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Sony's EULA is worse than their rootkit
If you're unfortunate enough to buy music from Sony, you may think that the worst thing they'll do to you is screw you by infecting your computer with malicious rootkit software. Not so! Rootkits are only the beginning. If you want to see how Sony really gives its customers the shaft, have a look at these conditions in the license you have to agree to when you put a Sony music CD in your computer:

1. If your house gets burgled, you have to delete all your music from your laptop when you get home. That's because the EULA says that your rights to any copies terminate as soon as you no longer possess the original CD.

2. You can't keep your music on any computers at work. The EULA only gives you the right to put copies on a "personal home computer system owned by you."

3. If you move out of the country, you have to delete all your music. The EULA specifically forbids "export" outside the country where you reside.

4. You must install any and all updates, or else lose the music on your computer. The EULA immediately terminates if you fail to install any update. No more holding out on those hobble-ware downgrades masquerading as updates.

5. Sony-BMG can install and use backdoors in the copy protection software or media player to "enforce their rights" against you, at any time, without notice. And Sony-BMG disclaims any liability if this "self help" crashes your computer, exposes you to security risks, or any other harm.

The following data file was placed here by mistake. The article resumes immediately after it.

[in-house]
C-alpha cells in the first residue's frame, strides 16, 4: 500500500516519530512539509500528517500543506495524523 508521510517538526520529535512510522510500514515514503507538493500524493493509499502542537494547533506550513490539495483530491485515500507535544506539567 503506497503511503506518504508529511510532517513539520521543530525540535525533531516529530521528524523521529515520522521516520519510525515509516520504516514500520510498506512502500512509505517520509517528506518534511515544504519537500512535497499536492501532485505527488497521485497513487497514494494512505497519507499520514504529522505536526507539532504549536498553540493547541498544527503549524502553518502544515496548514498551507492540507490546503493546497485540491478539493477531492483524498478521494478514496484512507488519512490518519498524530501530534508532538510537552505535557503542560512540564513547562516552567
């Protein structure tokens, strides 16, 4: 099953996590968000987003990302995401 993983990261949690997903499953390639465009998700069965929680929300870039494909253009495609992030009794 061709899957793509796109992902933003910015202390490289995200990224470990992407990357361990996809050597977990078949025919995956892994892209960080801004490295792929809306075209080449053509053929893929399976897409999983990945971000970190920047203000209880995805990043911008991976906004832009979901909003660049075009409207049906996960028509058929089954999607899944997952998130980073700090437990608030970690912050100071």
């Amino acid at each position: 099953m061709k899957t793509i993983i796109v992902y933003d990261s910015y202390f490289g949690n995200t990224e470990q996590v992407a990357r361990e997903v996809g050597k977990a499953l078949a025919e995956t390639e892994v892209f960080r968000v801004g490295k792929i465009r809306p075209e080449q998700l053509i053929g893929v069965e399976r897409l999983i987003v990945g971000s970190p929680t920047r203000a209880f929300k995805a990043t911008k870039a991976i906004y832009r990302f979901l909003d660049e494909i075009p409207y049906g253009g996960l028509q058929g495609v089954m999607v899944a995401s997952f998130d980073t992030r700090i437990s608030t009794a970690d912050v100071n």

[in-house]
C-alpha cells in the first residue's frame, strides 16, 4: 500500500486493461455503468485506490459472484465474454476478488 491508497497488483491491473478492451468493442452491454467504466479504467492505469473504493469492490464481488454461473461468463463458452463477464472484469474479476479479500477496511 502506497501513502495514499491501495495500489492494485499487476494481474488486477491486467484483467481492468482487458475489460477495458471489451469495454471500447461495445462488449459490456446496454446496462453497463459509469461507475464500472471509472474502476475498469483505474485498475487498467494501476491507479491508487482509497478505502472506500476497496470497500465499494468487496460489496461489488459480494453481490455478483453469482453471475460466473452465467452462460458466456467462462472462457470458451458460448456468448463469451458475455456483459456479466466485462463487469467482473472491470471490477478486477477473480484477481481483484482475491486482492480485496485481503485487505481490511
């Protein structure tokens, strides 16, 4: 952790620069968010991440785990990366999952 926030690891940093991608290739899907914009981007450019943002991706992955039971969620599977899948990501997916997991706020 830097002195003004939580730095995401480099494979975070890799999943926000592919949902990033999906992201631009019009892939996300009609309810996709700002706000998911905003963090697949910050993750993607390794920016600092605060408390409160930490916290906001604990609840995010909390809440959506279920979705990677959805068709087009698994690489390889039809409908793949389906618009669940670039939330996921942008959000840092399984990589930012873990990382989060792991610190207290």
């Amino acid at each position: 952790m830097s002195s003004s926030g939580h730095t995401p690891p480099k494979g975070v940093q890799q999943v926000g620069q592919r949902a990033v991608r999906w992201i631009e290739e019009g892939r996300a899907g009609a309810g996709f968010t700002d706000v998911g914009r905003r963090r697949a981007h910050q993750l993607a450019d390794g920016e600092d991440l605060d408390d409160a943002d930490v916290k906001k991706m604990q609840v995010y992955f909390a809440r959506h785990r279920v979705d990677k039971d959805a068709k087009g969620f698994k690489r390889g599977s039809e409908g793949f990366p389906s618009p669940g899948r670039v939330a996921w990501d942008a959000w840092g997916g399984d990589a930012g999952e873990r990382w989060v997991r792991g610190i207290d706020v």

6. The EULA says Sony-BMG will never be liable to you for more than $5.00. That's right, no matter what happens, you can't even get back what you paid for the CD.

7. If you file for bankruptcy, you have to delete all the music on your computer. Seriously.

8. You have no right to transfer the music on your computer, even along with the original CD.

9. Forget about using the music as a soundtrack for your latest family photo slideshow, or mash-ups, or sampling. The EULA forbids changing, altering, or make derivative works from the music on your computer.

Someone tried to tell me the other week that the iTunes Music Store's days were numbered, because the music industry would shortly begin selling tracks directly to the public. Oh. Really. Does a company that makes you agree to terms like these, a company that infects your computer with malicious software, seem competent to offer a service directly to the public? The music companies are like high-strung obnoxious rock-stars -- they need a buffer, like an agent or a retailer, to sit between them and the people who pay them. If we were to have to deal with the music oligarchs directly, the experience would be so toxic that 100 percent of the world would turn into Kazaa downloaders in 30 days. Link